Local activist says communication is "broken" within the Latino community.
Last week an event described as a "Solidarity Gathering in Chicano Park" was posted to Facebook in an effort to peacefully assemble supporters of the park to defend its place in San Diego's Latin community and history.
It's reported that "local Patriots," who want to remove the cultural murals, heard of the gathering on Sunday and came out as well.
In a report from San Diego Free Press they say conservative extremists tout the murals are representative of “huge monument honoring Communism and La Raza ultra nationalism." These remarks are in response to the recent removal of a Confederate plaque in Horton Plaza.
Local African American activist Khopper Evans was at the gathering on Sunday and told SDGLN about five "white supremacists" showed up but their voices were drowned out by hundreds of park supporters.
Minister Chris Harris of the St. Bartholomew Episcopal Church says he was invited to the gathering by the San Diego Police Department to help ease tensions and keep the peace. In a Facebook post from the event, he said the "supremacists" were out numbered 500 to one.
However, the organizer of the “Patriotic Picnic” event against the murals, Roger Ogden, told Fox 5 he is not a racist or a part of any extremist group, he and a few of his followers were simply there to tour the park.
“We weren’t going down to destroy the murals or anything. We were just going down to have a look in a public park," said Ogden. “They should move it somewhere else on private property or whatever but the city should not fund subversive revolutionary anti-American art on that public land.”
But some believe their attendance was no coincidence.
Mario Chacon with the Chicano Park Steering Committee said, “There was some social media expressions attempting to gather some extremist, white supremacists to come to the park to scope it out - almost like a reconnaissance mission for future action. "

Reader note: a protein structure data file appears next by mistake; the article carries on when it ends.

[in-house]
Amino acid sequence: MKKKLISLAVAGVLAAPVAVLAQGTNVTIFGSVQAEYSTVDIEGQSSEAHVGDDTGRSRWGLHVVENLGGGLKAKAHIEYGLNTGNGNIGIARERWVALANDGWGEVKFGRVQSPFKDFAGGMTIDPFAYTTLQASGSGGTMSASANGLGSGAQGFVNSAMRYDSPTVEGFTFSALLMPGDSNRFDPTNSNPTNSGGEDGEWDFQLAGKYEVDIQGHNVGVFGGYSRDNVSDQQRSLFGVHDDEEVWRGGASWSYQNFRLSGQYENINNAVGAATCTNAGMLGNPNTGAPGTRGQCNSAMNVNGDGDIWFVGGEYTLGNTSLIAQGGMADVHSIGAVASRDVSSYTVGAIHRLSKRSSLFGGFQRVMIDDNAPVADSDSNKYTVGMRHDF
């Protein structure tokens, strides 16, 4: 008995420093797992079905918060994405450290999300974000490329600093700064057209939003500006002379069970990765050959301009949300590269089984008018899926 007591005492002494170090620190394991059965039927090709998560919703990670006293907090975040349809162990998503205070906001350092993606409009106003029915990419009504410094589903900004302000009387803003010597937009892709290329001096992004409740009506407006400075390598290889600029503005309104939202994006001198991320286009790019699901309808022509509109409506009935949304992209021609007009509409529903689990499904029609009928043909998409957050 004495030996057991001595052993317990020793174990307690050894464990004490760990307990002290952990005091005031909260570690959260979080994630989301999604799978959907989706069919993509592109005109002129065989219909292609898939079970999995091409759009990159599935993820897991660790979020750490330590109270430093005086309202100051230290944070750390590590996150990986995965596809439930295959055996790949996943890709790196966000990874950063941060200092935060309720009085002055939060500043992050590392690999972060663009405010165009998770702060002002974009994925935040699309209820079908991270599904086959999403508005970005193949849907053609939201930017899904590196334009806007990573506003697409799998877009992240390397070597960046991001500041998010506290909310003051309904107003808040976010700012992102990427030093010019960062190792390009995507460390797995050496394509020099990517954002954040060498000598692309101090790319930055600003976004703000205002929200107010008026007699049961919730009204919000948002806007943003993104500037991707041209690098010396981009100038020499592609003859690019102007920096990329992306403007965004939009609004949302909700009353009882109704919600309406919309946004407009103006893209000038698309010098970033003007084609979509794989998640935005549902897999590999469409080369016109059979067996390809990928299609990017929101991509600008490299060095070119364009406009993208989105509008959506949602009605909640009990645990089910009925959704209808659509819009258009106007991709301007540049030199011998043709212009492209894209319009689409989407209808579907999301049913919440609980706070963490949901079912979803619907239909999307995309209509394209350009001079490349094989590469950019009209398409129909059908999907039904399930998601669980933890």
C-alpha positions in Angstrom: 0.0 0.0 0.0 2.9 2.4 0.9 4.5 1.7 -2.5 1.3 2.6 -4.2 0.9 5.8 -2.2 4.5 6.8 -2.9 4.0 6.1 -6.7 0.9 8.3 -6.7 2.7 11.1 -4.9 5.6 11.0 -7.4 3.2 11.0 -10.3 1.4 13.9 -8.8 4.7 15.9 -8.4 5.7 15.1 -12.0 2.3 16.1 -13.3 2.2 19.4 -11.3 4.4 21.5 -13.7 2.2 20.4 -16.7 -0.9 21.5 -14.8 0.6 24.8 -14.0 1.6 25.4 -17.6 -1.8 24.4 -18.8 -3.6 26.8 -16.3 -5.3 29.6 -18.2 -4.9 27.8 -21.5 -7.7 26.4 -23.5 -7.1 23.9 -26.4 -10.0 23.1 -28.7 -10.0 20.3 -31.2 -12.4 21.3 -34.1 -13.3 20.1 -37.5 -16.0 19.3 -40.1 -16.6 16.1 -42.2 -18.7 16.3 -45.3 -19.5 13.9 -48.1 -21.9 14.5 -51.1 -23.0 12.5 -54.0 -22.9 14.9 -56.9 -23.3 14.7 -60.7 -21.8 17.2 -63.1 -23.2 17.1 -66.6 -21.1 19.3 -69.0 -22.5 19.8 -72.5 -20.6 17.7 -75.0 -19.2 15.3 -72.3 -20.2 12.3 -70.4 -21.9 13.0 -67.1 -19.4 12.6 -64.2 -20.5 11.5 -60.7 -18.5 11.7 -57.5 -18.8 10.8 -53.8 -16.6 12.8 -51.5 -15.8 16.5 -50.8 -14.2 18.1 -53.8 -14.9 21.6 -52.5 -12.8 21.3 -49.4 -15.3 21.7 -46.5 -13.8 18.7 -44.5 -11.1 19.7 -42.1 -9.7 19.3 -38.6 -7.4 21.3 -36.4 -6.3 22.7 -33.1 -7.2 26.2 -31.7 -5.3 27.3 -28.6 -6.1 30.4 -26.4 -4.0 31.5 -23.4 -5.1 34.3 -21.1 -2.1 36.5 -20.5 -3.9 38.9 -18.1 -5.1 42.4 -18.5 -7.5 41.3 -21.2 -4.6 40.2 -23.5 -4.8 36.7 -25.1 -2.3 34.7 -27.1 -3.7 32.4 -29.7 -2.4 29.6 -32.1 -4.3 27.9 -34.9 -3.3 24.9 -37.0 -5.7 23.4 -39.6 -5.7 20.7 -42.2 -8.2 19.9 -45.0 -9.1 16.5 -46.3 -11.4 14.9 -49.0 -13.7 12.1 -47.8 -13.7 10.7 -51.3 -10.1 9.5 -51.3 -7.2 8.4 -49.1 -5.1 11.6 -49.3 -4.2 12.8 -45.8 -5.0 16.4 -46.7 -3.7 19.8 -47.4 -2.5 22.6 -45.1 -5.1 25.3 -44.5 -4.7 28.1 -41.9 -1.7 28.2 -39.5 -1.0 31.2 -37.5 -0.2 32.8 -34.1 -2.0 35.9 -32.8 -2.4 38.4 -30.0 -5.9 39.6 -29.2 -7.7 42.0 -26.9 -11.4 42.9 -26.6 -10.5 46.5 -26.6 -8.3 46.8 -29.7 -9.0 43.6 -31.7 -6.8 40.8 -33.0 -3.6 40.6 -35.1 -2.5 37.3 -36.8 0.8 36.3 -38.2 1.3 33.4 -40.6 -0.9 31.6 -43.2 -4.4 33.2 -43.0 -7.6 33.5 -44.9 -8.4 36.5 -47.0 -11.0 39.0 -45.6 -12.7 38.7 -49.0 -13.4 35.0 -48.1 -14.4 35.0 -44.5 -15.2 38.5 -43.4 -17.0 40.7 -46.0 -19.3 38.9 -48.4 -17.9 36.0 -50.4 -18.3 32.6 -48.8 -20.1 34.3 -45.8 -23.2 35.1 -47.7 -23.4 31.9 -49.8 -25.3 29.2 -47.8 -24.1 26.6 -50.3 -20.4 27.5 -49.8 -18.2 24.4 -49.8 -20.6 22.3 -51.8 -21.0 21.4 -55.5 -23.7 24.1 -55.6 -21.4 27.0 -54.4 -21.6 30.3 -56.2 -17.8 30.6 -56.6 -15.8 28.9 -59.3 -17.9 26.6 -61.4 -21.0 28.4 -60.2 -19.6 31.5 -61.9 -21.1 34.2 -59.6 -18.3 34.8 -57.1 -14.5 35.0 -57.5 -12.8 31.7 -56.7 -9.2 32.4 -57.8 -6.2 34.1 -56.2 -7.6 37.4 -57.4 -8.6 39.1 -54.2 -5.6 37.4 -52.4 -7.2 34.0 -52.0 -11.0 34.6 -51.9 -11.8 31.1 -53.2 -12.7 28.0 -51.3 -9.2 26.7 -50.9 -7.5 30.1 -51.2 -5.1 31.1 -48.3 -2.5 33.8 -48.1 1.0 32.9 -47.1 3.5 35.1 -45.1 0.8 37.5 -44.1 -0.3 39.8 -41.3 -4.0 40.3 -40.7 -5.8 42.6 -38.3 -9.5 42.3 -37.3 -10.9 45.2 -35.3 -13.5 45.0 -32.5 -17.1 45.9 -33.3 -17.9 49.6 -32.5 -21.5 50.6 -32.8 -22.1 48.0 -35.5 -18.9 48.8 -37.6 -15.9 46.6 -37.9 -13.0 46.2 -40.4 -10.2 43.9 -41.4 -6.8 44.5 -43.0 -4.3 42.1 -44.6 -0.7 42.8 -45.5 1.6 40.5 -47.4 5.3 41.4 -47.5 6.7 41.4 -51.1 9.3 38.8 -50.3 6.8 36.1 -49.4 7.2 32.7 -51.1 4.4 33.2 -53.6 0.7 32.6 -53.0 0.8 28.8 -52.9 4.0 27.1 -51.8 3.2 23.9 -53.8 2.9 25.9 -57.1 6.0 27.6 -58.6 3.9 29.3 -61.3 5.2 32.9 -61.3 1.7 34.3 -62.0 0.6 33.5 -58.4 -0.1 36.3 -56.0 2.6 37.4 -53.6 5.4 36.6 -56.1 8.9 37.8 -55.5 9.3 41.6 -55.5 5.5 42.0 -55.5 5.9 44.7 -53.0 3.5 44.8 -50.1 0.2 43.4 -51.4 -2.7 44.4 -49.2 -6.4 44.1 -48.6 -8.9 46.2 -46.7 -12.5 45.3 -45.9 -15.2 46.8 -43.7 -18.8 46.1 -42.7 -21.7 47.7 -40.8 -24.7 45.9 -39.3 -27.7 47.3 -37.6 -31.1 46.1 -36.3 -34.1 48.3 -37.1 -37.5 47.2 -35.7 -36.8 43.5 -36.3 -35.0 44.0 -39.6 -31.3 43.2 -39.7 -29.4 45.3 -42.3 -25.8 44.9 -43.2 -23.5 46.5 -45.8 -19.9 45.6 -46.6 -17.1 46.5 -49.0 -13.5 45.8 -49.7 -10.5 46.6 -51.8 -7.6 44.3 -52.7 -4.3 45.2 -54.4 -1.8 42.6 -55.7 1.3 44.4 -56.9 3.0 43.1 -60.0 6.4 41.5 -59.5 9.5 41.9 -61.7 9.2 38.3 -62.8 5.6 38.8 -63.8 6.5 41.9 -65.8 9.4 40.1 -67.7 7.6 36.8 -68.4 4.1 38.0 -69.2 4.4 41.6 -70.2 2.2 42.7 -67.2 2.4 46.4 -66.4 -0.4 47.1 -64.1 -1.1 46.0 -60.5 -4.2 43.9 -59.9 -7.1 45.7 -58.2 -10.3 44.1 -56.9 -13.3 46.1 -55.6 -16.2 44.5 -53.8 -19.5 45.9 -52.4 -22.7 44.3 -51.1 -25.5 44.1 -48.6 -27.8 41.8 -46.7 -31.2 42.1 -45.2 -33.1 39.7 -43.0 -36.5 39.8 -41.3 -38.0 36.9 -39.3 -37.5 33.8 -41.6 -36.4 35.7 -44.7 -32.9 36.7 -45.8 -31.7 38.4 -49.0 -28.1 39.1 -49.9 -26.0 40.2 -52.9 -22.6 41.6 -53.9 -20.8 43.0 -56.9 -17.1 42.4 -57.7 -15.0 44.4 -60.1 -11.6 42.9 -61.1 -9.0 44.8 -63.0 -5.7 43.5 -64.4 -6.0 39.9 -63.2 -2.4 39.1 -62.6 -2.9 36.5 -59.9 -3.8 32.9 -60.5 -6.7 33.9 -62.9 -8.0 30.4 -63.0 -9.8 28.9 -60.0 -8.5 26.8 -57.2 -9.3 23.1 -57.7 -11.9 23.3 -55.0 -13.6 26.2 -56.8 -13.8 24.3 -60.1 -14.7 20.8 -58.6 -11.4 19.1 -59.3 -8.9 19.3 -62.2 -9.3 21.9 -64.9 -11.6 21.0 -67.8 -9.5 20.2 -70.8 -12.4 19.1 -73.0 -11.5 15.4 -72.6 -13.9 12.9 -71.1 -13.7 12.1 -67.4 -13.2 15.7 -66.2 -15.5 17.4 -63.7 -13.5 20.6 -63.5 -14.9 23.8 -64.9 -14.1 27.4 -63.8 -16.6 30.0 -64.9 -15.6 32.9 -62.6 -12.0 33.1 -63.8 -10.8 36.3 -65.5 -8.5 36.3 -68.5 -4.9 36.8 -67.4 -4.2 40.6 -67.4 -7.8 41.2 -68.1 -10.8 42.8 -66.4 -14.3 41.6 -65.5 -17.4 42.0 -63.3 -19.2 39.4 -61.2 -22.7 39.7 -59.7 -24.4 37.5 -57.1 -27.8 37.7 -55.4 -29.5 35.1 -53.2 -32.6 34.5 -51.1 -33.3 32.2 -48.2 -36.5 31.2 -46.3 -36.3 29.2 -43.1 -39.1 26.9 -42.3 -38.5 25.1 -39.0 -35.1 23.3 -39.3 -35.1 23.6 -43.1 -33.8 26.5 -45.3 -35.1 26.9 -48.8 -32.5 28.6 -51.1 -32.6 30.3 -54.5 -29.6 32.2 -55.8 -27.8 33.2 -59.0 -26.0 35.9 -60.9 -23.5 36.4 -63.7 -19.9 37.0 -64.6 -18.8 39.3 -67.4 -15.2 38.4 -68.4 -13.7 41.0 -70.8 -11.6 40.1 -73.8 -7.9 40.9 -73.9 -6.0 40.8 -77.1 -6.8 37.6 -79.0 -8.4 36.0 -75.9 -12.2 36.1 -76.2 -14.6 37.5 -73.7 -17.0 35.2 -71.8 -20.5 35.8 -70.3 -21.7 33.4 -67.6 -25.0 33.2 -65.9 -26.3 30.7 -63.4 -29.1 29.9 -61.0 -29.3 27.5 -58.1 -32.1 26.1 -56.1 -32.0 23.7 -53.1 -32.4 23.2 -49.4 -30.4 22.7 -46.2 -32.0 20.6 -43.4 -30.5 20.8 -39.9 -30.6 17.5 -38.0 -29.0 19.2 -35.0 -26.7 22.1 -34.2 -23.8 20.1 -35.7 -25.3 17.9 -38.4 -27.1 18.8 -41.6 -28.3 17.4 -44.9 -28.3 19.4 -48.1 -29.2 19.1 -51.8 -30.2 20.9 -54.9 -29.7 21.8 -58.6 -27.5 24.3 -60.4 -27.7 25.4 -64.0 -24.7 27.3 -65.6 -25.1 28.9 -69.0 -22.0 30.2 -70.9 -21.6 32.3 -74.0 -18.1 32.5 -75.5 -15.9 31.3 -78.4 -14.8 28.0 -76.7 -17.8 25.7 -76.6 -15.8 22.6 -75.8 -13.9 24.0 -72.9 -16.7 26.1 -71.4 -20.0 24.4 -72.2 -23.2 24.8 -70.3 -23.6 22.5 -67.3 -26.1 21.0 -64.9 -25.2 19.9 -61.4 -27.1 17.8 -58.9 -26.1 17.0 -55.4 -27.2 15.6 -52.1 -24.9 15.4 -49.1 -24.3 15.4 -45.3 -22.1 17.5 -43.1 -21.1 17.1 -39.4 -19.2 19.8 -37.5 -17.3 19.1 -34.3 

Khopper Evans, who says he will run for mayor in 2020, told SDGLN there seemed to be an additional division amid park supporters which involved himself and San Diego Police Chief Shelley Zimmerman who was also in attendance.
"She walked right past me and I said hello to her," Evans said. "Chief Zimmerman then shook my hand and gave me a hug saying hello good friend. The Chicano community was not having that at all. Five to eight people rush over to myself and chief Zimmerman and a Lieutenant along with two other officers, yelling and demanding that the police stay out of the park."
He says the chief was escorted away, while a few officers who remained continued to be "bashed." Evans says he stepped in between the peaceful protestors and law enforcement to "To de-escalate the situation." He adds "It was a fail. The communication is broken within the community. Law-enforcement and white supremacist wasn't welcome at all."
He says local news crews who were trying to capture video of the event were also "chased" away.
Evans said of the event, "Honestly the message was there but people's purpose wasn't."
There have been no reports of injuries or violence following the event.